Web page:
Patrick focused on Stiegler's ideas on Autopilot behaviour and Grammars of Activity, and the following is a very brief outline of these.

in a lot of our everyday life we function in Autopilot mode, where we respond without conscious thought to our environment and other people. If we did not have the ability to develop these patterns of activity then we would not be able to negotiate everyday life. Stiegler suggests that we should sometimes pay more attention to these autopilot activities, to be sure that we have an awareness of what we are doing.
Autopilots are based on “grammars of activity”. We learn these ways of doing/being, they are not innate/natural but are socialised behaviours that at some point been written down and formalised as sets of rules of behaviour in society. The problem with embedding these grammars into smart technologies is that they then become fixed.

As makers, our creative focus is influenced by both technical and social grammars, whether we realise it or not:

Technical specifications limit or condition the activity. Technological grammars are the outcome of previous histories, political decisions etc Stiegler has looked at the development of international mpeg standards as a case in point.

Any maker is always working within a milieu/company/industry/funding opportunities etc. Academics work within formats that mould projects and outcomes. They are also working within social/cultural/broad technical culture. Culture has always been about the passing down of techniques – passing on, in a transmittable format, the earlier experiences of someone who may be now long dead.

(This made me think that I should look again at Judy Wajcman)

Stiegler talks of
savoir faire how to live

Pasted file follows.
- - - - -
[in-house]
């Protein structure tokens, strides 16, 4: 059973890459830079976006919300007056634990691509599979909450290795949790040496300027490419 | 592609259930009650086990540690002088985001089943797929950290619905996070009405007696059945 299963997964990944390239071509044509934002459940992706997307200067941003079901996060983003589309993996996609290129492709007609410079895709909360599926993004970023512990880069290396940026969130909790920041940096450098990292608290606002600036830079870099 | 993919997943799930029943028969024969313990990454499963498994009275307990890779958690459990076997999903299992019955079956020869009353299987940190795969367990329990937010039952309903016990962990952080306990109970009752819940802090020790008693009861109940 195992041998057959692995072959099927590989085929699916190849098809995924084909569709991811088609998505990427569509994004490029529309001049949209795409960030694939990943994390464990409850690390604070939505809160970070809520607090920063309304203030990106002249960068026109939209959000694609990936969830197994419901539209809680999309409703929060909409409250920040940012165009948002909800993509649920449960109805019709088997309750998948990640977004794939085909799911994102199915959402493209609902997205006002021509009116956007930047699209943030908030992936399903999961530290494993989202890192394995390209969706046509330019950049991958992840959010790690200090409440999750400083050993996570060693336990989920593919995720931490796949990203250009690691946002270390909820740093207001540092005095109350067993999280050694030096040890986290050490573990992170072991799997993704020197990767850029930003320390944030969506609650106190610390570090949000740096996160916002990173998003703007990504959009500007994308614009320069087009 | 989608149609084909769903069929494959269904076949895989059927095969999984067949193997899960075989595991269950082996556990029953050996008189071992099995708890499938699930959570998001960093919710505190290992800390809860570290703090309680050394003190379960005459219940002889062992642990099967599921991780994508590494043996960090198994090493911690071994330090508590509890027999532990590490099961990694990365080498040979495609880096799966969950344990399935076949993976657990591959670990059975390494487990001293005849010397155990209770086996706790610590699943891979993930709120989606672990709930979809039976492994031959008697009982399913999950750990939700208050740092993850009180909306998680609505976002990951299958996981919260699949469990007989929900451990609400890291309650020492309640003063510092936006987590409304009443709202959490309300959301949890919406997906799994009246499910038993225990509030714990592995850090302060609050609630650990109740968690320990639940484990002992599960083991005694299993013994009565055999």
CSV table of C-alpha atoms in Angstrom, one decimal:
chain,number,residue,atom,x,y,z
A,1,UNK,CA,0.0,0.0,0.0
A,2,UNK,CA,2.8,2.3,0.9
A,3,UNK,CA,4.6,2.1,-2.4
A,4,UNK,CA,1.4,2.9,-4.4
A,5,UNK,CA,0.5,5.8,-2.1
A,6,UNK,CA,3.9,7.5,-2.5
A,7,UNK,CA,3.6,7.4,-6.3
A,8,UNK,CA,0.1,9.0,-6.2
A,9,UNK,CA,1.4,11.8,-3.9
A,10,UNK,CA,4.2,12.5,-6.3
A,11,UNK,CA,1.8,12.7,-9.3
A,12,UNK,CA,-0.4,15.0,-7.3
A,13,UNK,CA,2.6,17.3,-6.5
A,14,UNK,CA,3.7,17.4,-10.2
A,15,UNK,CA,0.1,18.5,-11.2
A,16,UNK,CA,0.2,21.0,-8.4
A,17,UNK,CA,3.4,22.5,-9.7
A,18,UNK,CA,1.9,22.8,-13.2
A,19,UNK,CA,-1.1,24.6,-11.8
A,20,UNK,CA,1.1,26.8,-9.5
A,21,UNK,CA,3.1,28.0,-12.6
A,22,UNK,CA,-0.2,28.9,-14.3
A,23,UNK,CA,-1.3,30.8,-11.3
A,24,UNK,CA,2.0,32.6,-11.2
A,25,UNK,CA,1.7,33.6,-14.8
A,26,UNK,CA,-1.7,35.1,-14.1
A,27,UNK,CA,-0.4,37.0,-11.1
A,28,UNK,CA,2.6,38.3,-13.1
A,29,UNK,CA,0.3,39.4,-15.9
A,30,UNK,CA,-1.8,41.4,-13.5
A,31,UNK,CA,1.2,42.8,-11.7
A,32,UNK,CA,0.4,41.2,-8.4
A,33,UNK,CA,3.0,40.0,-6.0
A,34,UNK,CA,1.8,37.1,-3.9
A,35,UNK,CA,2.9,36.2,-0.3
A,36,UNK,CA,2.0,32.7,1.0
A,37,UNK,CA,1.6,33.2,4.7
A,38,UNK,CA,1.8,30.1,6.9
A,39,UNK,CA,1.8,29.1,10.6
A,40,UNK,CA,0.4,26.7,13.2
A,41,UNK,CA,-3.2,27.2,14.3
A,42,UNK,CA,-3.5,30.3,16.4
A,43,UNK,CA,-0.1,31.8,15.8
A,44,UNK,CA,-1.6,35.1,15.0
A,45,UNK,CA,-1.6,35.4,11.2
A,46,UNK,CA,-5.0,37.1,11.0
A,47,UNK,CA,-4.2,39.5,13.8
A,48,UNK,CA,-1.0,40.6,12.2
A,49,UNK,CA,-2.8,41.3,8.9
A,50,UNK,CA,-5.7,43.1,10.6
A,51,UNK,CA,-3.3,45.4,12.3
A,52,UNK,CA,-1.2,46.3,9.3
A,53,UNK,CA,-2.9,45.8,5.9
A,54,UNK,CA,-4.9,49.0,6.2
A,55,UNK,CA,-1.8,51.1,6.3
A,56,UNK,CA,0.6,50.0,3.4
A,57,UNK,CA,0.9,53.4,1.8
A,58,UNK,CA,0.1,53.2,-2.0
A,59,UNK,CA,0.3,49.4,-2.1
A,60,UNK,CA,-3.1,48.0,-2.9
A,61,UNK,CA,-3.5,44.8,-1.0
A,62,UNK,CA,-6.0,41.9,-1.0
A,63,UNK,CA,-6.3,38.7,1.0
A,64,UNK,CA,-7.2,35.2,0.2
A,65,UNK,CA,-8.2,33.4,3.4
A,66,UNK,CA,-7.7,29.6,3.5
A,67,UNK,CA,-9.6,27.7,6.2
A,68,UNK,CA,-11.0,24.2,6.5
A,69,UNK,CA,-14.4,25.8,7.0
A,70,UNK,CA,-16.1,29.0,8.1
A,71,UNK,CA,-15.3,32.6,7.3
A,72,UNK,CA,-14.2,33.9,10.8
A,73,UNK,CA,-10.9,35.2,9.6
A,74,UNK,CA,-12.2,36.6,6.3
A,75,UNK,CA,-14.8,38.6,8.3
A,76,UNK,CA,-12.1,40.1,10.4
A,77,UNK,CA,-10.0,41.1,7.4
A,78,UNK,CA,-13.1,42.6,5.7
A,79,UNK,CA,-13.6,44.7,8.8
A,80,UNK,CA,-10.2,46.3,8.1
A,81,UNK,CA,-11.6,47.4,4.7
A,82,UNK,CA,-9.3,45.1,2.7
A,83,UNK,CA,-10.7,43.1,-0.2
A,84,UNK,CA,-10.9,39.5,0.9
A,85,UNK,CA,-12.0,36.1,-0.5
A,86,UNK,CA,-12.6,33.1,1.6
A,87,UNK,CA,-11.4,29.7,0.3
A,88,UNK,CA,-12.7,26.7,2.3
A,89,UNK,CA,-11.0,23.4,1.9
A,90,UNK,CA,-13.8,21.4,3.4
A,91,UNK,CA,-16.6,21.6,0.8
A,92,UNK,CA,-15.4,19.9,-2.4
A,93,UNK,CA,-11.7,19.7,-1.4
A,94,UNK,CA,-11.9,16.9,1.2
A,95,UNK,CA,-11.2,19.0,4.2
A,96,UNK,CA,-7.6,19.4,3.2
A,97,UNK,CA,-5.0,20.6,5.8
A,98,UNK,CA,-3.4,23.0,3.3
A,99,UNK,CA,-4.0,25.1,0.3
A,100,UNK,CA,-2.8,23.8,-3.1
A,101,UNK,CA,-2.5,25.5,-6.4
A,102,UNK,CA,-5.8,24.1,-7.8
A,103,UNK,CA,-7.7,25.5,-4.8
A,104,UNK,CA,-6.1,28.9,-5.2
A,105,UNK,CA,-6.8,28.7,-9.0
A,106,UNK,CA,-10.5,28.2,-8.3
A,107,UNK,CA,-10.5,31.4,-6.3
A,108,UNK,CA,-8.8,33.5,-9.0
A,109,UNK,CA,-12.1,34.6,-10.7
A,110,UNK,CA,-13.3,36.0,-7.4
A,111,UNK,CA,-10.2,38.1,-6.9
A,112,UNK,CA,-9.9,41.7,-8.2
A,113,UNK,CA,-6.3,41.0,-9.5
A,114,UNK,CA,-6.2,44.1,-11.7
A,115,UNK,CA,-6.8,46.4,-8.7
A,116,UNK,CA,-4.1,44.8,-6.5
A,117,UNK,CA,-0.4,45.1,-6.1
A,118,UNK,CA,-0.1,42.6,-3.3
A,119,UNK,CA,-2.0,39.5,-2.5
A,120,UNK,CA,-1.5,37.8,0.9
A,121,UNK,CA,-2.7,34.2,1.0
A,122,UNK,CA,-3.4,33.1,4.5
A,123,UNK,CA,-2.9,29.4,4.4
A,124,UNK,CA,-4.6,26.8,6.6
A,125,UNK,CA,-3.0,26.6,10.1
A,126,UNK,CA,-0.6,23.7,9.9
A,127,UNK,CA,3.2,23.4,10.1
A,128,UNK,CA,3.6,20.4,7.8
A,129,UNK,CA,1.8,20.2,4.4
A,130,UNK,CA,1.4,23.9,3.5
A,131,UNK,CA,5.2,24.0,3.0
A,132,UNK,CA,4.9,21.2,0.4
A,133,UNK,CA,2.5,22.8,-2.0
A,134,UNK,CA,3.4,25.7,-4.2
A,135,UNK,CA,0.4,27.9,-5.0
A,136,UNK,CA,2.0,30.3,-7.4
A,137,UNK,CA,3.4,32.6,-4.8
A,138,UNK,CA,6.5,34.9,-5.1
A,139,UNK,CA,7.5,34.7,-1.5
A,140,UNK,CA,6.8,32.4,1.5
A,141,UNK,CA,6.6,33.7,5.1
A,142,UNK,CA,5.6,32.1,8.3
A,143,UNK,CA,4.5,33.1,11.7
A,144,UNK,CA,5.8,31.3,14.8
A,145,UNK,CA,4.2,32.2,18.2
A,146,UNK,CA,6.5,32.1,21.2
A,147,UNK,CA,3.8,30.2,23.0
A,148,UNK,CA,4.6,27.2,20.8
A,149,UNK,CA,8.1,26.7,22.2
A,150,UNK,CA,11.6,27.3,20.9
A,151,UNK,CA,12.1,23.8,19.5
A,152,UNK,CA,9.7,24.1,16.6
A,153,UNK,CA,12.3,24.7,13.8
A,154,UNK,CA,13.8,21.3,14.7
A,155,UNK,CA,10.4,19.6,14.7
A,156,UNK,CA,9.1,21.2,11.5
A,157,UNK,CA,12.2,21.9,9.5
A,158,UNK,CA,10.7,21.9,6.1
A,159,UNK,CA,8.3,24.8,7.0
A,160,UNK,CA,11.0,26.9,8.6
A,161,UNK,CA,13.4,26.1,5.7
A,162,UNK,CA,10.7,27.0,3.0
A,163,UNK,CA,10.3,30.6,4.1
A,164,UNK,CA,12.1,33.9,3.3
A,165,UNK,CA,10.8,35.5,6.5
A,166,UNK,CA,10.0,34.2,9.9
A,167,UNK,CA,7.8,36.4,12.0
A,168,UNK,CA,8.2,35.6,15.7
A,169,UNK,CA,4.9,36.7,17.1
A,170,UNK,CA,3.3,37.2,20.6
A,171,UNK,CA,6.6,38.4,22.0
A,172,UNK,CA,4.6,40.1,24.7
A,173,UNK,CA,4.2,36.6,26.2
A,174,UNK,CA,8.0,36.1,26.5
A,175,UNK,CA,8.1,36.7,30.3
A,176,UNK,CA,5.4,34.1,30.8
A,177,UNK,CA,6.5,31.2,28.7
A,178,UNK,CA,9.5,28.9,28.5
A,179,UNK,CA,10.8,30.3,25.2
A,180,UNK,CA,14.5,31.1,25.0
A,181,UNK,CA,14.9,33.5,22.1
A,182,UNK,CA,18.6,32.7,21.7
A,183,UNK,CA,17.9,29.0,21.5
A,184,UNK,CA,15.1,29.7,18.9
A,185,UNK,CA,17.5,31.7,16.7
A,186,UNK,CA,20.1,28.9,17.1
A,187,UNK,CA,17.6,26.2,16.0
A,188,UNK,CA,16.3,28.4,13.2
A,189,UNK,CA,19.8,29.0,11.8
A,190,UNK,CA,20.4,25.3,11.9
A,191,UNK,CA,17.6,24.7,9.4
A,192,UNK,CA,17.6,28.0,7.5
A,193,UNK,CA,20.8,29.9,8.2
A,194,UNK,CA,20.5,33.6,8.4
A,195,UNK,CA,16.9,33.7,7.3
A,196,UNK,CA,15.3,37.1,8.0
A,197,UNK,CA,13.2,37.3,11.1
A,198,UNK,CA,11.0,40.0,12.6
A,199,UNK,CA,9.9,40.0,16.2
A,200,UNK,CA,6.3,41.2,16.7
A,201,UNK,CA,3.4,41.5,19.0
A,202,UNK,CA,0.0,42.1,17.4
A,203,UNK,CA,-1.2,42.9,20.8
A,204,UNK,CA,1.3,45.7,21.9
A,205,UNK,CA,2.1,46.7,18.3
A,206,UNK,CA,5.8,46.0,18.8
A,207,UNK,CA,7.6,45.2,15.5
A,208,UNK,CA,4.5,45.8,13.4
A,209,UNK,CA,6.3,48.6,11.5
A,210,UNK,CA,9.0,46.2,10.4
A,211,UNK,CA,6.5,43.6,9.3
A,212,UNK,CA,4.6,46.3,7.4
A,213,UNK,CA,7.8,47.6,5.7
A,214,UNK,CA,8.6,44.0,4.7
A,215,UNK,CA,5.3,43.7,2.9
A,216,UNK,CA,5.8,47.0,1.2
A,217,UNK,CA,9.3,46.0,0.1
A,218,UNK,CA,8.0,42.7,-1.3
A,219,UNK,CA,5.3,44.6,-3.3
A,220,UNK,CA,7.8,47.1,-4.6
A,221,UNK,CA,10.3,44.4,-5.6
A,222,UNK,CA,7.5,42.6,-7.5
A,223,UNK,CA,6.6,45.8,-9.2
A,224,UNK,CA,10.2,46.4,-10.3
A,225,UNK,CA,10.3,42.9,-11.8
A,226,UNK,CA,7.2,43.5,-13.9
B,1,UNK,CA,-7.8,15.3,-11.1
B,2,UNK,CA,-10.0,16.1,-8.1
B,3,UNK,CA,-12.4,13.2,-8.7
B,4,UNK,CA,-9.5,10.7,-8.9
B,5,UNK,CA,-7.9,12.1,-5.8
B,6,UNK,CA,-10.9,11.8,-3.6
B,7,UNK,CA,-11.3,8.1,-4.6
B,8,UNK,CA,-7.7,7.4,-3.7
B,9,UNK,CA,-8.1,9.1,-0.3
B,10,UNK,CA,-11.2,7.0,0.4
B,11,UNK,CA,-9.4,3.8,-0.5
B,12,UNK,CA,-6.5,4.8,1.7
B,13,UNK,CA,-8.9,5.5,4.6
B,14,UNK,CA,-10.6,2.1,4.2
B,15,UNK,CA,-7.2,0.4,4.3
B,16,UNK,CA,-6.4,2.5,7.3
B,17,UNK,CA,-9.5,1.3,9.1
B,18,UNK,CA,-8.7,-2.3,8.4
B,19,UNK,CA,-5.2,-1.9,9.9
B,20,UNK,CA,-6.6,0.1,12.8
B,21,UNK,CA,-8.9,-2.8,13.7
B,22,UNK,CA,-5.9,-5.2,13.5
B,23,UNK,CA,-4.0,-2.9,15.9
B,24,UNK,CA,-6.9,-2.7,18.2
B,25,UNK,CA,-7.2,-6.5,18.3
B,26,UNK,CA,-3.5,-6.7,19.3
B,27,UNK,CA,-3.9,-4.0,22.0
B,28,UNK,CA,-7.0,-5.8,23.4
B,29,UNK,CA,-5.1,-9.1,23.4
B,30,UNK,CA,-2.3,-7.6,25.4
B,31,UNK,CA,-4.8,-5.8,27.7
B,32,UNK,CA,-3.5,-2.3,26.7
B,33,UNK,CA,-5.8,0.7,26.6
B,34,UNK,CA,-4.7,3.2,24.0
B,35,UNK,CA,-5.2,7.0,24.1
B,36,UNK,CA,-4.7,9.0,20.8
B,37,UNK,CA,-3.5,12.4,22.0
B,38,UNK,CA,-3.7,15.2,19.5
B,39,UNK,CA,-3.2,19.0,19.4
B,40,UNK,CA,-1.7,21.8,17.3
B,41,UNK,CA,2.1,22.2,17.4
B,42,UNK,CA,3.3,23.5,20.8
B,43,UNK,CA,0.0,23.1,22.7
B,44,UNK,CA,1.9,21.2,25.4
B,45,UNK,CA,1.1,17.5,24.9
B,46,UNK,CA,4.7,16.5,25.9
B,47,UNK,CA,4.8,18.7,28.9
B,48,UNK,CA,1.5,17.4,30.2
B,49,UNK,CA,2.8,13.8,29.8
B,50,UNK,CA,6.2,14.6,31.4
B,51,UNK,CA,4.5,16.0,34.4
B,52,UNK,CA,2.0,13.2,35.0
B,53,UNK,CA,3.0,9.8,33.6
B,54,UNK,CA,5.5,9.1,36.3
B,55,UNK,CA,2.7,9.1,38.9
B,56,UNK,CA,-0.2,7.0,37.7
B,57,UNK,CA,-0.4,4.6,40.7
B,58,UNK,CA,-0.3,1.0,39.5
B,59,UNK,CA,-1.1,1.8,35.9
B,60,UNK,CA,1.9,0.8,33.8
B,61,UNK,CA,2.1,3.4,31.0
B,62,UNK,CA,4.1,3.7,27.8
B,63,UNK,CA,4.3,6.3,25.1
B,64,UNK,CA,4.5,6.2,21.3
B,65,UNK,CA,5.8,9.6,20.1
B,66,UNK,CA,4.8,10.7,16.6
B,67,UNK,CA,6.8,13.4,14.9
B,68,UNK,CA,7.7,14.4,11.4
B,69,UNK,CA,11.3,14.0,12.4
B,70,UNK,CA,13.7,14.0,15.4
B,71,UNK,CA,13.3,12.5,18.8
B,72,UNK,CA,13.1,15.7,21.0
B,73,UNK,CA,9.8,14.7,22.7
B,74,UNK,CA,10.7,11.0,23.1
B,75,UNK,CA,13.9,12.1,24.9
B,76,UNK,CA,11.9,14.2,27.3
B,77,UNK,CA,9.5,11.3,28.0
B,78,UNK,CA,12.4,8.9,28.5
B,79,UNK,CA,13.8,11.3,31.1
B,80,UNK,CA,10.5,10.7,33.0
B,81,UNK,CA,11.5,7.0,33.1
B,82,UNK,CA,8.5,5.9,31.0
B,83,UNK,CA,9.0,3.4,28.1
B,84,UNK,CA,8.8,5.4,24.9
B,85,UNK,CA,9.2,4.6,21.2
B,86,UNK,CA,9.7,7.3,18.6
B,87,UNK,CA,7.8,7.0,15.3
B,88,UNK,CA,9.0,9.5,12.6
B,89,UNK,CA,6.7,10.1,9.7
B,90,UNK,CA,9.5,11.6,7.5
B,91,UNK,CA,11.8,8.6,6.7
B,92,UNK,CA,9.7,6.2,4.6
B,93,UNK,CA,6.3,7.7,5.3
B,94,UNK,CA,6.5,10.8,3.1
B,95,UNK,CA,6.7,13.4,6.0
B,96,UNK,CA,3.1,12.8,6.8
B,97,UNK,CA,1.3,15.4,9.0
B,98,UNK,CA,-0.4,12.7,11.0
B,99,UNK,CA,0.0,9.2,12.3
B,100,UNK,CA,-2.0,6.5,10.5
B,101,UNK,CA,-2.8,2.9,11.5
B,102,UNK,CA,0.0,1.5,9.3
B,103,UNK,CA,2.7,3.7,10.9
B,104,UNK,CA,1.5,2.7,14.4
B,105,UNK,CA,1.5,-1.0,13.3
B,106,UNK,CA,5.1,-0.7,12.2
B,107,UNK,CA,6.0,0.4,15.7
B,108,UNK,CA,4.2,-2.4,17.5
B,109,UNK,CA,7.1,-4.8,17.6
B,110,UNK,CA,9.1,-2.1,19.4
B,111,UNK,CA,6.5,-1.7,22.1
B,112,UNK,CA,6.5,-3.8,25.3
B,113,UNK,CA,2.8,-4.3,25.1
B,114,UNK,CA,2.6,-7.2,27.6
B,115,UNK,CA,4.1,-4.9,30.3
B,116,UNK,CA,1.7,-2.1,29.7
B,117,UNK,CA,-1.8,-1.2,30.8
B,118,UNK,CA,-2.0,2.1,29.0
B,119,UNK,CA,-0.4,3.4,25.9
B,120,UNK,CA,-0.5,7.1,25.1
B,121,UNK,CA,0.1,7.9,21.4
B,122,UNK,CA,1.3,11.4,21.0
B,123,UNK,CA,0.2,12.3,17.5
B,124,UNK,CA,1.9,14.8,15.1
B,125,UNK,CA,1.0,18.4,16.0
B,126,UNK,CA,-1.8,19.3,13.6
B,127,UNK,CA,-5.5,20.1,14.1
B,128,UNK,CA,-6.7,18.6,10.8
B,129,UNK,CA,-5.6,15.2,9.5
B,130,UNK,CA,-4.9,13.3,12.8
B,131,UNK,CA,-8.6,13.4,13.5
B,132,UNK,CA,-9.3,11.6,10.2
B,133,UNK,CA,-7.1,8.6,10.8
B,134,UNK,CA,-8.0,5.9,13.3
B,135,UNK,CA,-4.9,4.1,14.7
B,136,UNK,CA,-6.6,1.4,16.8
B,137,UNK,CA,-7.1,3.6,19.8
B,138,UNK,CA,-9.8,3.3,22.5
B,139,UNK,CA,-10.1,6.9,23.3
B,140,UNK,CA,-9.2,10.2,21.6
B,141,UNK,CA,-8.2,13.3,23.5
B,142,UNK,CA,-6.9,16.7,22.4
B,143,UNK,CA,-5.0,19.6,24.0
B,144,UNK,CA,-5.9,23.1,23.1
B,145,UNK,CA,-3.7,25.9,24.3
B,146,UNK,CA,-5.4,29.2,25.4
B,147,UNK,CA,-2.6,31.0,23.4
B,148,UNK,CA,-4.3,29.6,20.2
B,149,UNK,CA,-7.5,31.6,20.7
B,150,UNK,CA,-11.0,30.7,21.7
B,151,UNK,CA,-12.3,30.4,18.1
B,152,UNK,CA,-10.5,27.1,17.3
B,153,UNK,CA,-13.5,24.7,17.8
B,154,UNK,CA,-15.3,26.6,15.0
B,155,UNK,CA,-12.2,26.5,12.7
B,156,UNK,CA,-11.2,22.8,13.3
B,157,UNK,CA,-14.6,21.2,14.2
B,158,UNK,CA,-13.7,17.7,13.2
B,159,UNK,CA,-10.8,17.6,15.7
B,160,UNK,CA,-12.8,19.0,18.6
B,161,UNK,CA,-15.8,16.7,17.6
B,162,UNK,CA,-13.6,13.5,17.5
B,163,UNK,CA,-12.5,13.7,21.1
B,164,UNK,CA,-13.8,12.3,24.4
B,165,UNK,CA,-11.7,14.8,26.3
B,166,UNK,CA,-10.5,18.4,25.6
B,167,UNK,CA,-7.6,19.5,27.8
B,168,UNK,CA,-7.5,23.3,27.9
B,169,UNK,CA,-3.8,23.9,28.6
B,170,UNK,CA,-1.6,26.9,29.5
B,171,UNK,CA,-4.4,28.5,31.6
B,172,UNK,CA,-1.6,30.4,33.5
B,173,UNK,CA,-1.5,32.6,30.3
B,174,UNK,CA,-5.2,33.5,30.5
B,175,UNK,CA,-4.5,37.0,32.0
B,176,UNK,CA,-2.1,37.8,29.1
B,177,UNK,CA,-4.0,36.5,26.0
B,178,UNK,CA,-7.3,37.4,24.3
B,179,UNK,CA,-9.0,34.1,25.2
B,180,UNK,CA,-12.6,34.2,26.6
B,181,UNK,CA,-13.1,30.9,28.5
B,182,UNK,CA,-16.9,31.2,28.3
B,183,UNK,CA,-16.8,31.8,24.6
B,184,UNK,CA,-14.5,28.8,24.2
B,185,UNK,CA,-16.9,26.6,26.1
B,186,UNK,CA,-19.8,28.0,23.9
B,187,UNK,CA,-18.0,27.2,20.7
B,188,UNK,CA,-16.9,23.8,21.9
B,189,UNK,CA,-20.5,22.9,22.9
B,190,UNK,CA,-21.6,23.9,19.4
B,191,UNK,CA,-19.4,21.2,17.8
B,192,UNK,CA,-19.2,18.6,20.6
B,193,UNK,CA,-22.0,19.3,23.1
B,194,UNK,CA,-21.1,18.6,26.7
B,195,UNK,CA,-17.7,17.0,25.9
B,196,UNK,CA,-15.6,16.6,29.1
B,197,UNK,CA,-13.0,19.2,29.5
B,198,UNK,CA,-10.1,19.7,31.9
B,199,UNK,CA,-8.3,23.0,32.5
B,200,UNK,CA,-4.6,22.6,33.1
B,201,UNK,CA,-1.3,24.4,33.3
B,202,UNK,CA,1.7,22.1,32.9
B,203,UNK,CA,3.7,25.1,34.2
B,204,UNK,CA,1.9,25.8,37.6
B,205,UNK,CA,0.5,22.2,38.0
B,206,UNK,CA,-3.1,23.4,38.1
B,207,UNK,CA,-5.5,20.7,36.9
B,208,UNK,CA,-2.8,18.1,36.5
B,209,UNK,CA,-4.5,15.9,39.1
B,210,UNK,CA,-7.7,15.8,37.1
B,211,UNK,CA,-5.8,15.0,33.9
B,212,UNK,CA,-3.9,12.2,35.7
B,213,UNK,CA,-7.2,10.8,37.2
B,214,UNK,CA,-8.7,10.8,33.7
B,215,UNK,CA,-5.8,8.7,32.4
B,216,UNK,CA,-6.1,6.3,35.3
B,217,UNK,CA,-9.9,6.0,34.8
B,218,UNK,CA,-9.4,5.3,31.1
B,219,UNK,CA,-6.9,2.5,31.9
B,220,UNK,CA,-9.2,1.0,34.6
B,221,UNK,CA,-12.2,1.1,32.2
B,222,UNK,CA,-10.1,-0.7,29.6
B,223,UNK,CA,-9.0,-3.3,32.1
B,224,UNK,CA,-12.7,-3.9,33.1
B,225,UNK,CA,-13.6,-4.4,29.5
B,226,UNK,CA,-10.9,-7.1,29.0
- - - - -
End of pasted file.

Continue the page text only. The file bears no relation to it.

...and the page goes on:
savoir vivre how to live well: to enjoy/appreciate art/wine/cinema/games evolve technical competencies
savoir penser how to think well: to reflect on things, argue, propose a position, develop existence/morals/ethics etc
These are all carried forwards in our culture through artefacts, and internalised artefacts. (Memory is a form of artefact if you are human, which is what makes us different from animals.) In the creative moment we have all these as part of our autopilot processes, before, during and afterwards.

To develop our ethical considerations around pervasive media it may be useful to think about these three states of Stiegler's.

Referring back to the paper on Metadata that Stiegler presented at Goldsmiths , this was about promoting a more critical engagement with metadata that we unwittingly produce.
Stiegler talked about Web 2.0 and how it combines topdown and bottom up production of grammars.
Top down could be characterised as being developed by 'experts', eg mpeg standard associations, governing bodies etc Stiegler feels that these are too dominated by market forces, based on an outdated model of capital that privileges short-term thinking, and that media industries are tied to this mid twentieth century style of thinking, where experts define what people should think. He says that this “battery farming of attention”, should and could be challenged with a revival of 'enlightenment' style essays to promote more critical thinking. The main point is that we need to develop critical thinking so that we are not dependent on other people for our ideas.

Discussion points:

The software developer is making the tools with which other people make the artefact; constructing the grammar of the tool so the users are enabled, but also constrained. The constructors of the tools need to be self-aware of the grammars they are explicitly/implicitly embedding in the tools.

With a book, you're not interested in the paper construction but if your reading of it was being followed by someone, you would want to know. So how do we make the footprint visible in our reading?
Some things promote misunderstandings eg using headlines to grab attention.
If a book would always automatically show that, how to create a tool that creates books that always show.
Can you build ethics into a tool, or at least create set of conditions where the user can?, anyone can flag offensive contents (bottom-up)
2.bots that scout the web looking for copyright violation (top-down control)

The ethics is in the nature of the experience – is there a danger in a way of interpreting technology, will only a few people understand? Its like the difference between people watching a film and watching a talk about the making of a film.
The ethic of experience will be automatically inherited from the context in which its used and tools used.
Mscape ethic is in the technology – a decision was made early in the development process so that user position would not be delivered back to HP.